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Index > OS Construction > Should the 512b compo be changed to over 512 bytes

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Should the 512b Compo remain at 512 bytes ?
Yes
68%
 68%  [ 17 ]
No
28%
 28%  [ 7 ]
There should be no 512b compo
4%
 4%  [ 1 ]
Total Votes : 25

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drh3xx



Joined: 11 Sep 2004
Posts: 34
drh3xx
TOM, Have you even used FASM? The way you talk I'd be suprised if you've ever coded in assembly language of any kind!

Sorry if that sounds a bit harsh but just because businesses want to produce bloated crap which needs more GHz and GiB than the product they released last week just because it's quicker to do and therefore more profitable doesn't mean that's the right way to do things.

If code requires some skill to decipher the meaning of and requires a fraction of the RAM etc of the .NET solution then that serves 2 purposes: 1) It means we don't end up with monkeys coding software which is used in places such as Nuclear Reactor's (potentially lethal I think you'll agree if something goes wrong) and 2) Means hardware is useful for longer (thereby reducing the need to upgrade every X monthes and slowing the destruction of the planet we call home.).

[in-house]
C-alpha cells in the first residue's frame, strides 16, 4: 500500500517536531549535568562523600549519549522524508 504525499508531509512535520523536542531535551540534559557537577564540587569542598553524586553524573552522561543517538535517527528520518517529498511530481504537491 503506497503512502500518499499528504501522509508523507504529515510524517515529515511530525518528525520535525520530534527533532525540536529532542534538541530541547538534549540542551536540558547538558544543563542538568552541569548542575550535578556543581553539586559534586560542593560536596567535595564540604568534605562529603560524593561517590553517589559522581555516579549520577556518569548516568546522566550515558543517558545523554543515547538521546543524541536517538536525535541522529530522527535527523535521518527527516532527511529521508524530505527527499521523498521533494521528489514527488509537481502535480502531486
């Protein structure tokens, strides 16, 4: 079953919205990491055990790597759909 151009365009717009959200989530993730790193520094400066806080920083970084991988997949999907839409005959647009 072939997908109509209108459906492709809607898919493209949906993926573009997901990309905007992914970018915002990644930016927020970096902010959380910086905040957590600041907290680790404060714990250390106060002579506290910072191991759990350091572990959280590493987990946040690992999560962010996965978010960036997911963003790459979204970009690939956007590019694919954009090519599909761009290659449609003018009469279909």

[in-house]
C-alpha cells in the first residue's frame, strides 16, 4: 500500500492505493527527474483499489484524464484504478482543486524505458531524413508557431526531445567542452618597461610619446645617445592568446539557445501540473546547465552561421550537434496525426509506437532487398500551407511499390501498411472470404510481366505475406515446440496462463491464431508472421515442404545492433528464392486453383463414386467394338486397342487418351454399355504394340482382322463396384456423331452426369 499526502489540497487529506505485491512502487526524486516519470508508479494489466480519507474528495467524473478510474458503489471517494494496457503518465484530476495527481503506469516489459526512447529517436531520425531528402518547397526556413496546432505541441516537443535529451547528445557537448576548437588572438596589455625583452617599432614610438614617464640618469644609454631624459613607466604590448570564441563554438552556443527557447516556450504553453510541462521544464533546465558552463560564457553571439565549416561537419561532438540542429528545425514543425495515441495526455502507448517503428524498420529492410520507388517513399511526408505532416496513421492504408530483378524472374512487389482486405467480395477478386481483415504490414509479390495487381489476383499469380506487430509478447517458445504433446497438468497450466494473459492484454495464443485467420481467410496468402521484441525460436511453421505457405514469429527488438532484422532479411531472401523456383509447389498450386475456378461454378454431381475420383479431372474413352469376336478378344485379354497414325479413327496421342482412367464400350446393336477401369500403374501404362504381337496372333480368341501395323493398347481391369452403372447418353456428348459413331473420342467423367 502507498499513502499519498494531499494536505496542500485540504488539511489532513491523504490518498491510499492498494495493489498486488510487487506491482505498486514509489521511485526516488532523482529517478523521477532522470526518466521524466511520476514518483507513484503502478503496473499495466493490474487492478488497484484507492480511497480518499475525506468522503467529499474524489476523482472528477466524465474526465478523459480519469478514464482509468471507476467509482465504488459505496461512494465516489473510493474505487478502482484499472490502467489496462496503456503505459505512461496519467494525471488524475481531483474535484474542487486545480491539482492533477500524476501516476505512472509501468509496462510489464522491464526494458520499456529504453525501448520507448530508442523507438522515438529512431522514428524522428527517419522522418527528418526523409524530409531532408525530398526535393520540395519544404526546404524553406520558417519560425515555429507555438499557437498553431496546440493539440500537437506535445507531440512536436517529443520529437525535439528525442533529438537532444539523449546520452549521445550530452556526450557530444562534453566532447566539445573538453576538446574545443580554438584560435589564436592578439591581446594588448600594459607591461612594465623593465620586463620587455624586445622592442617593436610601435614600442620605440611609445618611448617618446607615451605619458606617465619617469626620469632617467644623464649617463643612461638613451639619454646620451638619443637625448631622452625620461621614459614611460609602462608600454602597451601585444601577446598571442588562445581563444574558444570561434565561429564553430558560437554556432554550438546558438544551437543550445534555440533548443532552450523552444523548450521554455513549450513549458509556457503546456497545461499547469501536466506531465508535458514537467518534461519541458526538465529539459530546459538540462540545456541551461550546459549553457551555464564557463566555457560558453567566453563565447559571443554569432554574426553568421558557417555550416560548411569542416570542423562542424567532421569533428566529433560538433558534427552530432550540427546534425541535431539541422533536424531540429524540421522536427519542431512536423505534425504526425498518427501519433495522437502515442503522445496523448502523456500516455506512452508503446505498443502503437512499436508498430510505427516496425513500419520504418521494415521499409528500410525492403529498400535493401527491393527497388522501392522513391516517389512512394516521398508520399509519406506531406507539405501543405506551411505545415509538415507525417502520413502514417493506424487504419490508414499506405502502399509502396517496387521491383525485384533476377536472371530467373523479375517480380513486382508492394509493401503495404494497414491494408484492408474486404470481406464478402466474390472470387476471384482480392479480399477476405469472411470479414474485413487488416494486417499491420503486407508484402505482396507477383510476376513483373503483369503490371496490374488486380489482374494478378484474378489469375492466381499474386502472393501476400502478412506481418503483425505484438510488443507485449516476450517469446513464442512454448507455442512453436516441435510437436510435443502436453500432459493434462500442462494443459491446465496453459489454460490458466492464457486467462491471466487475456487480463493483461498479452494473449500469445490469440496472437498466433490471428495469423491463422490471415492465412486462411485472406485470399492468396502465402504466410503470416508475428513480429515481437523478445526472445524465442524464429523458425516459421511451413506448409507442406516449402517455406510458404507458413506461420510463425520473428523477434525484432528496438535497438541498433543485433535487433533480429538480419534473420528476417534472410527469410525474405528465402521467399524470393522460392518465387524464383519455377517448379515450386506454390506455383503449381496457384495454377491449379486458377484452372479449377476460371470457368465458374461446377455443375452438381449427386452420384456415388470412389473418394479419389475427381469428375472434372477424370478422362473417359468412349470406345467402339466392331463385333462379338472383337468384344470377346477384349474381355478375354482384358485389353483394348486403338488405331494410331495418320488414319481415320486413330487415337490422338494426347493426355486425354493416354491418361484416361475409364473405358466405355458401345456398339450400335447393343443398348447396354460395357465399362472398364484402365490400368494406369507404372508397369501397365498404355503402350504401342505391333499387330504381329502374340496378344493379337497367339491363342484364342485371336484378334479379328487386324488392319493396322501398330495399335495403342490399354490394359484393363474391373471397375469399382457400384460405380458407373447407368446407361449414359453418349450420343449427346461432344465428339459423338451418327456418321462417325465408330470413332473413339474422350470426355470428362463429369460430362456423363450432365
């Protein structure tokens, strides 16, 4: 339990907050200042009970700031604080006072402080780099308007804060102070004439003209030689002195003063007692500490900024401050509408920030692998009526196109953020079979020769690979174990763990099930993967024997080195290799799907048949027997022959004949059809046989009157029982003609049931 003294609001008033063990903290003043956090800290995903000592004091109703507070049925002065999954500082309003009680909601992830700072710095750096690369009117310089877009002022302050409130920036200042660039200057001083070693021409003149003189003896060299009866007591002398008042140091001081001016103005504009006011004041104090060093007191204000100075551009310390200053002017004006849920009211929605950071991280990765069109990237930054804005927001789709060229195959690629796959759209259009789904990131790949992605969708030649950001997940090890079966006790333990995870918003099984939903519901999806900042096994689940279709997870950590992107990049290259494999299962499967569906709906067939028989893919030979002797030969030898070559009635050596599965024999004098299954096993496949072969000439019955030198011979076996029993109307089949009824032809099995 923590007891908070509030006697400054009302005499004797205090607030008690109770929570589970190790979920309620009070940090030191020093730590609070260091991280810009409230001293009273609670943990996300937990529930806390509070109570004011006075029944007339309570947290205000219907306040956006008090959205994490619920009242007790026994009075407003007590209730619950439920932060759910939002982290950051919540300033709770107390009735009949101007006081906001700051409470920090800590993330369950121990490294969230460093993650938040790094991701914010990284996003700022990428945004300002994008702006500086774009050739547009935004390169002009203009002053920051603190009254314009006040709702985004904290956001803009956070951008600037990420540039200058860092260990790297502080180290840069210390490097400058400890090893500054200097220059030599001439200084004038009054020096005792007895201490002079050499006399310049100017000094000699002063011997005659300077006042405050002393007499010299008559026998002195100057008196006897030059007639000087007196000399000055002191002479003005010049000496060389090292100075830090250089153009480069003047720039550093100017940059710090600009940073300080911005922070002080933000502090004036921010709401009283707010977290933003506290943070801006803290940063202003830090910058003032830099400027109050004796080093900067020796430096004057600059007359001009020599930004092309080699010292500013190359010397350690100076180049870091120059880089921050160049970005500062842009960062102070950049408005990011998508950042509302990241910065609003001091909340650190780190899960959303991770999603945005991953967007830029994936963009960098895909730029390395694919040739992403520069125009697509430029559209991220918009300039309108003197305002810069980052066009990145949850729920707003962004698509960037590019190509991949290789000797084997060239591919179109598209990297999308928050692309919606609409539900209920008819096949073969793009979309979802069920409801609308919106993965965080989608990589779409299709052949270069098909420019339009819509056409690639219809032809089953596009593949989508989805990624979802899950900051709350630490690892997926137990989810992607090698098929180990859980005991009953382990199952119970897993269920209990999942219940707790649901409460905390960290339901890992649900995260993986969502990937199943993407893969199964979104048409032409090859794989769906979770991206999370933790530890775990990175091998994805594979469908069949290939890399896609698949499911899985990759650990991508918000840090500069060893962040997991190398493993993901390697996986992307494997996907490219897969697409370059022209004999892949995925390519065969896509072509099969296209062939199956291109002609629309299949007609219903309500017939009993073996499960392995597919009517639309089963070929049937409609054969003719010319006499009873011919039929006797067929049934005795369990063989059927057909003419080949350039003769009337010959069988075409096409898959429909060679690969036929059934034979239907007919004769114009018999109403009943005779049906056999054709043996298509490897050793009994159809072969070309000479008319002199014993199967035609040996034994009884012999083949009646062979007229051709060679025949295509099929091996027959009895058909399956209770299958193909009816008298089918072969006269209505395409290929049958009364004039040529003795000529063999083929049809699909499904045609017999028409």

Also, your capitalistic view means that folks such as the russian coders for MenuetOS or those from countries where a 386SX-25MHz is still the cutting edge will be excluded from this sort of thing because they can't afford the latest P4 dual core processor.

Coding is an art! Shame some people have forgetten this.
Post 04 Jul 2005, 18:21
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tom tobias



Joined: 09 Sep 2003
Posts: 1320
Location: usa
tom tobias
drh3xx wrote:
...Also, your capitalistic view means that folks such as the russian coders for MenuetOS or those from countries where a 386SX-25MHz is still the cutting edge will be excluded from this sort of thing because they can't afford the latest P4 dual core processor.

Coding is an art! Shame some people have forgetten this.


Ah, thank you for this excellent rejoinder. I am very happy to read your excellent argument against my position. First, let me say, that I still have in operation, my old 486's, and even one 386. So, no, I do not think one needs to write code that will only operate on p4's. I have long argued, on FASM forum, and elsewhere, that 64bit cpu's are not really yet that important, so I think to some extent you may have misunderstood my direction, and perhaps that is a reflection of my relatively mediocre communication skills.
Secondly, no, I do not use FASM.
Third, yes, I have written asm programs, including a few for the intel cpu.
More to the point:
I do not believe that I am attempting to argue in favor or in opposition to any particular economic system, whether capitalistic, free enterprise, state supported capitalism, fascism, socialism, dictatorship, or whatever. I am attempting to argue in favor of WRITING PROGRAMS, not CODE.